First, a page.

(A) Samples of dim-flash response trains recorded from the outer segments of 4 SPs (SP1: flash strength = 1.64 photons·µm−2, a = 0.25 pA; SP2: 3.26 ph·µm−2, 0.43 pA; SP3: 1.64 ph·µm−2, 0.56 pA; SP4: 3.26 ph µm−2, 0.56·pA). (B) Single photon response analysis from one SP (SP3 in panel A), showing the mean response μ (thin trace: gross mean response, dotted trace: mean dark current, thick trace: net mean response), time-dependent variance σ2 (thin trace: gross variance, dotted trace: dark current variance, thick trace: net variance), normalized squared mean response norm μ2 (thin trace) and variance norm σ2 (thick trace). Dashed lines indicate the current baseline or zero level. Dark current records were taken from the last 2 s preceding each flash and where baselined in the first 1.1 s, therefore, dark and net current records cover up to 0.9 s after the flash (see ‘Materials and methods’).

Lamprey SP single photon response parameters in the context of those of jawed vertebrate rods.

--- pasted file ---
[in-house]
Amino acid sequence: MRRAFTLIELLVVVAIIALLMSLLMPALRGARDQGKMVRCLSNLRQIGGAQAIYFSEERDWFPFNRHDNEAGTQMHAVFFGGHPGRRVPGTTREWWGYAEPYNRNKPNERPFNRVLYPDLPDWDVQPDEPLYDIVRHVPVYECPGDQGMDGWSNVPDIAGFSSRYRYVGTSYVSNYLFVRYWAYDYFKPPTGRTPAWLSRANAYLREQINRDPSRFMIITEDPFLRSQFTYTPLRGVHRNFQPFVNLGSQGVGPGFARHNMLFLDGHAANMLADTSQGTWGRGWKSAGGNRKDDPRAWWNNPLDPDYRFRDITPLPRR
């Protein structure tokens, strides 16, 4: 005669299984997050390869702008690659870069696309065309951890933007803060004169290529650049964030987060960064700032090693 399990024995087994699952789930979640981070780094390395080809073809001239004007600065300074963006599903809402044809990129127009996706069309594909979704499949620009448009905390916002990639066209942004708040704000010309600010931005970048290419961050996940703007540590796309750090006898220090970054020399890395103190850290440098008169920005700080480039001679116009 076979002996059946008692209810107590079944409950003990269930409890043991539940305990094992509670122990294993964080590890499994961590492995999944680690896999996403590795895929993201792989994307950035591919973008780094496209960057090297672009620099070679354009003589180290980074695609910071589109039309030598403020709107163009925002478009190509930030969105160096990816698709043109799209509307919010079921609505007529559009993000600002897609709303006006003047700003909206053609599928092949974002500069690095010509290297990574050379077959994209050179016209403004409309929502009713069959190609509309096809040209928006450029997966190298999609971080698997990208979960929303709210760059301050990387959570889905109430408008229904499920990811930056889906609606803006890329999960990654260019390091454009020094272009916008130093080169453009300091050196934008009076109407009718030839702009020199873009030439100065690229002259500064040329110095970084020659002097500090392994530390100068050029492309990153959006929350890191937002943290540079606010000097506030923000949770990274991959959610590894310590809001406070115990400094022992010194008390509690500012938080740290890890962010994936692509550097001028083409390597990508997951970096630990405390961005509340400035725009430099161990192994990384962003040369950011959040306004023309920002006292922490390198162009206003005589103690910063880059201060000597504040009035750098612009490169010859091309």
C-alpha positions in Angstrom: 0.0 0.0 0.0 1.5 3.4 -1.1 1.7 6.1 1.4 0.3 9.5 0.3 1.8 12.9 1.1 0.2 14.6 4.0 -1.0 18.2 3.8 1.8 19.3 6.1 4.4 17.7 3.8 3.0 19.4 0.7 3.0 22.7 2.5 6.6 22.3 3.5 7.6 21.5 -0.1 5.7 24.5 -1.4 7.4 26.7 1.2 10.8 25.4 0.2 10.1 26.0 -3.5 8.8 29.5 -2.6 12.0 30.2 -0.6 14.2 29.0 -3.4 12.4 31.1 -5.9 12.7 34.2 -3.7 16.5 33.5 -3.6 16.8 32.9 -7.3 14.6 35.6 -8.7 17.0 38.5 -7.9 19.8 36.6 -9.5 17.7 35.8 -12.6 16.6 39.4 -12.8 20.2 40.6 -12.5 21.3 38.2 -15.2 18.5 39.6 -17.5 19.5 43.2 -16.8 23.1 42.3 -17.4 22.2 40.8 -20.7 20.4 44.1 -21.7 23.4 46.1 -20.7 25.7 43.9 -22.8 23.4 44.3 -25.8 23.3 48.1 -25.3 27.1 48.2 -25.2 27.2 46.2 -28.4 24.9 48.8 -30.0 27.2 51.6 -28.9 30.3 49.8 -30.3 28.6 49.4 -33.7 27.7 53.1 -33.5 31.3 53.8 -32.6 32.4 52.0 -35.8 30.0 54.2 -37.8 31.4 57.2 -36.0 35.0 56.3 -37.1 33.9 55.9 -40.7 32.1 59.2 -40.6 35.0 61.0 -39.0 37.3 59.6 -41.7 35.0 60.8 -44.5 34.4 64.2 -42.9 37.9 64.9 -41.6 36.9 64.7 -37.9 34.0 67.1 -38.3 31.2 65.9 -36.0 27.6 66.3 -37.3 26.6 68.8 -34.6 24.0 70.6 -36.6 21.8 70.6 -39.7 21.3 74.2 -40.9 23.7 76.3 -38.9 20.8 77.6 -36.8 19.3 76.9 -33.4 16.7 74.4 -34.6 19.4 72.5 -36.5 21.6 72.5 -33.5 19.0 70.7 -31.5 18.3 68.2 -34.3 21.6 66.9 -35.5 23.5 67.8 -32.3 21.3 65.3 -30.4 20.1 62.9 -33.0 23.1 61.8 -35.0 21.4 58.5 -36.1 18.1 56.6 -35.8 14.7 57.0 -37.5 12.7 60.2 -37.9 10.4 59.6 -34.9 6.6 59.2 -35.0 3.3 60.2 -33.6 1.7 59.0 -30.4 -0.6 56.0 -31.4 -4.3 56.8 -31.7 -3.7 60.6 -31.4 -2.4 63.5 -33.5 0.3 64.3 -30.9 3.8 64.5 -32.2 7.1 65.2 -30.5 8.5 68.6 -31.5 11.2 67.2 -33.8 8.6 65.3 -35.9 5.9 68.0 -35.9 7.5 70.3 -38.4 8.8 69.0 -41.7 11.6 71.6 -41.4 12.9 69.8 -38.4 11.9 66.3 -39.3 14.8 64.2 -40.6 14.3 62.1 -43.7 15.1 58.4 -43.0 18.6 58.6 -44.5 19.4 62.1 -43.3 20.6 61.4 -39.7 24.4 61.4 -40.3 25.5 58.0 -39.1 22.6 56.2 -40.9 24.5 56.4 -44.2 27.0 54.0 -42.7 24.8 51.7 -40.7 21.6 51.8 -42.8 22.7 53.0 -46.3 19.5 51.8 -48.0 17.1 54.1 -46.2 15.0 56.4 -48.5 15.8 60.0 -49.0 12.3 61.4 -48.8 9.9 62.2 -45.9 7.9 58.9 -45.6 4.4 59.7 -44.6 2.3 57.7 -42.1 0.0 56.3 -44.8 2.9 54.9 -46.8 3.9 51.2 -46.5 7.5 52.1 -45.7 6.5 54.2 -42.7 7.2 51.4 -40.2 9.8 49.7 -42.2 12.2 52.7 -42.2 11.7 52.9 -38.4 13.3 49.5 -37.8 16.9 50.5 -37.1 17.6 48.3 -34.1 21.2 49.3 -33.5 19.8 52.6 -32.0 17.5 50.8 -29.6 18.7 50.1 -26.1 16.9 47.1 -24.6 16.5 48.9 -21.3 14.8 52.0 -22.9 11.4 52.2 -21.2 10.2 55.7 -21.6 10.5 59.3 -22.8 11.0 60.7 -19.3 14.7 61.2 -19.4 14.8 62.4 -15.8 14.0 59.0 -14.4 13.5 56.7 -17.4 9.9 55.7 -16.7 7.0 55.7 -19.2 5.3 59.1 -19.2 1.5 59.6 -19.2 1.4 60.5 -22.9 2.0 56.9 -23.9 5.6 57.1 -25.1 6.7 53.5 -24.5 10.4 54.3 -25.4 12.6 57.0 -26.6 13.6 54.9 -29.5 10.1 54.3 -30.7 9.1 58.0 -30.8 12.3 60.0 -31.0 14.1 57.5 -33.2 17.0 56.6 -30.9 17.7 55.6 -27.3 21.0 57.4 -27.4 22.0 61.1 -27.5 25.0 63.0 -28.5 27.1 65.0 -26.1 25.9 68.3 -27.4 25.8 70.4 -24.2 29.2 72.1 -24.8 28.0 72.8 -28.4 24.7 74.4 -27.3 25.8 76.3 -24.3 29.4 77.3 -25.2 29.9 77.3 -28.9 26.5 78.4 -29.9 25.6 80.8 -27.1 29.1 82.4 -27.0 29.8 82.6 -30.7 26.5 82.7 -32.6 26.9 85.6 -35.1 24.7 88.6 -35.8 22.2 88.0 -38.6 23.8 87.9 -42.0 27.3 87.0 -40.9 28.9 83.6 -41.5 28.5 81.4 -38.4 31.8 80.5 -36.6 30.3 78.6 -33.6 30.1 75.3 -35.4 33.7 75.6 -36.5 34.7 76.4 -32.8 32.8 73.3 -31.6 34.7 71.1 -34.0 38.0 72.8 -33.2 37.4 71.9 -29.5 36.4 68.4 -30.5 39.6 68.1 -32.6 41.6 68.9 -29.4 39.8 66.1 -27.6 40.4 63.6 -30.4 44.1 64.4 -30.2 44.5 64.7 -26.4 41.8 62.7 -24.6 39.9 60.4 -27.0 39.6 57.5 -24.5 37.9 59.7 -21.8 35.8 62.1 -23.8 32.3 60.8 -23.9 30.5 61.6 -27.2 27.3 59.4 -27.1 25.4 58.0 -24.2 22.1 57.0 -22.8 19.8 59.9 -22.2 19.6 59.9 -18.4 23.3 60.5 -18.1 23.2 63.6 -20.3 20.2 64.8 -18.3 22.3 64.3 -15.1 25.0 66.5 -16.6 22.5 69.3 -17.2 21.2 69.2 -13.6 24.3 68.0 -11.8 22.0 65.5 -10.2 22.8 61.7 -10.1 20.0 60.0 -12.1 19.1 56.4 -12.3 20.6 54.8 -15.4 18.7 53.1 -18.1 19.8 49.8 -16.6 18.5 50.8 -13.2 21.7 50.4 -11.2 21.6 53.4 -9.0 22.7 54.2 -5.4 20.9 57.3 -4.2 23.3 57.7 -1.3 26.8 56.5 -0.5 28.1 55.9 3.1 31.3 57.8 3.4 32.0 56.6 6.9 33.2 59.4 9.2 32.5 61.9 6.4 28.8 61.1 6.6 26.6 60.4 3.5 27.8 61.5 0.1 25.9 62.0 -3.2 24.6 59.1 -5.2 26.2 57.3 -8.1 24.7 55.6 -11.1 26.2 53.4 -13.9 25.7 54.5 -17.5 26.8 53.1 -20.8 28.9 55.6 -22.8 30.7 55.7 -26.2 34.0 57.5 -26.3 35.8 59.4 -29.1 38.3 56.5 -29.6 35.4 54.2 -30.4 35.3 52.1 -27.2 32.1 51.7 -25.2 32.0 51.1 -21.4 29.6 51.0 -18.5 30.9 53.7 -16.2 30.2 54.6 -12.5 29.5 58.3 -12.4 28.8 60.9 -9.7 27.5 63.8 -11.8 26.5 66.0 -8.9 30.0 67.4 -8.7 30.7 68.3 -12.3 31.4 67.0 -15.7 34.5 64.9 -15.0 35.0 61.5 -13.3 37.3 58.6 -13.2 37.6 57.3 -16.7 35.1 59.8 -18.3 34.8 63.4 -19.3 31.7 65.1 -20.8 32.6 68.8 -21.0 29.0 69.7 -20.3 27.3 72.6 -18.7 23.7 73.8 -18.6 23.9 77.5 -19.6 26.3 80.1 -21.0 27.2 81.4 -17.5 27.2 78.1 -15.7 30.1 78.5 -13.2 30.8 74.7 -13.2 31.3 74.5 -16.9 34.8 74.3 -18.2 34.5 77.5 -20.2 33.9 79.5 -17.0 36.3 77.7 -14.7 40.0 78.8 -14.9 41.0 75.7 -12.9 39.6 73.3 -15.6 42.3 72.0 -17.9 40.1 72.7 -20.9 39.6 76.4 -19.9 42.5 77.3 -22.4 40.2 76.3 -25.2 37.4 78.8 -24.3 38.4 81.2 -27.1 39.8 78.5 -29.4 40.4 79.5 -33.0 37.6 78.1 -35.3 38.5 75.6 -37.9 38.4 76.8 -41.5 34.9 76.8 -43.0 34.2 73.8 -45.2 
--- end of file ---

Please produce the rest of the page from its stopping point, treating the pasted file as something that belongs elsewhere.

River lamprey: this study; Jawed vertebrates: previous studies. (A) Absolute amplitude of the single photon response (a). (B) Fractional amplitude of the single photon response (a%). (C) Signal-to-noise ratio (SNR). Data points shown in the figure were obtained with suction pipette recordings of photoreceptor outer segments. Error bars for lamprey are SEM. Letters next to the data points correspond to the following references: a (Palacios et al., 1998), b (Ala-Laurila et al., 2007), c (Baylor et al., 1984), d (Baylor et al., 1979a, 1979b), e (Baylor et al., 1980), f (Nakatani et al., 1991), g (Robinson et al., 1993), h (Field and Rieke, 2002b), i (Field and Rieke, 2002a), j (Okawa et al., 2010), k (Mendez et al., 2001), l (Burns et al., 2002), m (Azevedo and Rieke, 2011), n (Krispel et al., 2006), o (Luo and Yau, 2005), p (Makino et al., 2004), q (Wen et al., 2009), r (Gross and Burns, 2010), s (Palma et al., 2001), t (Donner et al., 1990), u (Vogalis et al., 2011), v (Nikonov et al., 2006), w (Rieke and Baylor, 2000).


The single photon response analysis made with suction pipettes allowed us to estimate an amplification constant of phototransduction (Pugh and Lamb, 1993) in lamprey SPs of 0.59 ± 0.09 s−2 at 9–11°C (n = 10), which lies between that of the large amphibian rods at room temperature (∼0.1 s−2) and that of small mammalian rods at body temperature (∼8 s−2) (Lamb and Pugh, 2006). The integration time measured with suction electrodes was 1.45 ± 0.10 s (n = 10), somewhat higher than that obtained with patch clamp (which also incorporates downstream processing in the inner segment). Taken together, the high-amplification constant and relatively long integration time are key contributors to SPs' single photon performance.